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14-05-2013
  16
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maxlinden's Avatar
 
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My grandmother went to get a mammogram not too long ago they told her they found something suspicious. When she went back for further inspection they told it was just fatty tissue (several at 4-6cm) and that she should have them removed due to her history of breast cancer. She refused because she felt the surgery would disfigure her breast, making her less of a woman.

I hope Angelina's decision to have this surgery will help other woman struggling with these decisions

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14-05-2013
  17
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I think it's very corageous and noble of her to use her status to shed light into these issues and encourage women all around to stand strong. It's a wonderful action from her part. So much respect.

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14-05-2013
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She has all my Respect

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14-05-2013
  19
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I think it was very brave to go through with the operation and remarkable that she made it public.
I remember some years ago there was an article on Allure about several women in the same situation as Angelina. I mean, women in her situation is nothing new but it helps a lot that this A list celebrity made it public so the whole world is talking about it. Specially cause a woman´s breasts are such an intricate part of what makes us feel femenine and womanly that have them removed must be a troubling decision.
What I´m looking forward to see is her on the red carpet looking beautiful as ever, showing that can you safeguard your health and still feel good.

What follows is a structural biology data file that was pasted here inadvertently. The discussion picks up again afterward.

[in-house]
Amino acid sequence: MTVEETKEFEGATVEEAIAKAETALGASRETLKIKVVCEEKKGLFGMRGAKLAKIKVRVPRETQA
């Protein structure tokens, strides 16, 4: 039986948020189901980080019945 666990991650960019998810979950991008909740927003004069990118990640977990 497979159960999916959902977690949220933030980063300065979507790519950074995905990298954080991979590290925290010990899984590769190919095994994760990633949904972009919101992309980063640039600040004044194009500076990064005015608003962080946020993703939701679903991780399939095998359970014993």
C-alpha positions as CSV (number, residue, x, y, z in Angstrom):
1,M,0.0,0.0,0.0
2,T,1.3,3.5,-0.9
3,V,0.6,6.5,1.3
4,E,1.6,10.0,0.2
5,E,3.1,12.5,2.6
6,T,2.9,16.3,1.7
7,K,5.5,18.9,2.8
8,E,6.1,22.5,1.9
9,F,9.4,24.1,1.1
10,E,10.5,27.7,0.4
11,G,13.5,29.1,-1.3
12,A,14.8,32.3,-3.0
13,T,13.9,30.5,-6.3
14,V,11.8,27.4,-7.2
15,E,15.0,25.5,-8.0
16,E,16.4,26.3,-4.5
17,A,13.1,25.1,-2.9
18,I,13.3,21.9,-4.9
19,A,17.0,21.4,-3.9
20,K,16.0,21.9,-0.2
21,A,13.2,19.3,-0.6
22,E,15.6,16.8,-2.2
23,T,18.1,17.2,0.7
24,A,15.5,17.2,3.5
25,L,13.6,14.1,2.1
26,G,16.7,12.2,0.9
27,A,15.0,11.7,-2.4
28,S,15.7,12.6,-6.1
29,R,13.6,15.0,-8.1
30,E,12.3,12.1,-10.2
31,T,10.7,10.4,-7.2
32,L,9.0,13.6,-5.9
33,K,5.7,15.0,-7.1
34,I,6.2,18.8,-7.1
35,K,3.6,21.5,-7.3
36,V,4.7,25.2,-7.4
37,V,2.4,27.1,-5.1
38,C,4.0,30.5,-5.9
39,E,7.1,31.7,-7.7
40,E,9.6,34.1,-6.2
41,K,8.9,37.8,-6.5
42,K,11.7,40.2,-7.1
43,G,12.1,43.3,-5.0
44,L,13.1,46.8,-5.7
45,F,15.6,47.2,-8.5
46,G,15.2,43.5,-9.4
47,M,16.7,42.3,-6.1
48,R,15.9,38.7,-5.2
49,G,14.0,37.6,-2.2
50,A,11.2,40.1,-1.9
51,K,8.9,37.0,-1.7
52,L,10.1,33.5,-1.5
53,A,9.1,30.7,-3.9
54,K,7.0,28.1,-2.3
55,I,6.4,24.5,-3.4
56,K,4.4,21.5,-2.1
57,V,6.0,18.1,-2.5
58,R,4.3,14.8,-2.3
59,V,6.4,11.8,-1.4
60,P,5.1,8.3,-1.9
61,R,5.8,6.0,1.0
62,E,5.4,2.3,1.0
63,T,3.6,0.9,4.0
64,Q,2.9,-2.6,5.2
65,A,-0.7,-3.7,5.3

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14-05-2013
  20
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As I wrote elsewhere, I'm absolutely in awe of Angelina for writing about her mastectomy. It was incredibly brave of her to discuss this and it really seems like that by writing the article it will reduce the fear and stigma associated with a having a mastectomy. And I love that Angelina said that having the procedure does not diminish her femininity or her womanhood. While I was reading it I couldn't help but think about all the women I know who've dealt with similar scenarios and how pleased they will be to have someone in their corner with a visible name to help others understand this issue.

Also, I think it was a smart move on her part to be the one to announce her double mastectomy instead of a tabloid getting a hold of the story. She did it on her own terms which is always a good thing.

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14-05-2013
  21
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having one of the sexiest woman talking openly about it is fantastic.
if it can encourage just one woman to check, it would have been worth it.
I command on her courage as we know how Hollywood is with woman.
And best of luck

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14-05-2013
  22
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Quote:
Originally Posted by tctra View Post
I've read that this procedure is very costly especially for women not of her stature. I don't know how much this procedure costs or whether it's covered by insurance, covered by gov health schemes, or the cost differences in different countries. Anyone have an idea?
It is a costly procedure, but as a medical specialist explained on CNN this morning, only women with cancer in their family should test for it. It's apparently a very rare gene to carry, only about 3 to 5% of women have it. So while it's recommended that all women do their mammograms, not every woman needs to have this test done.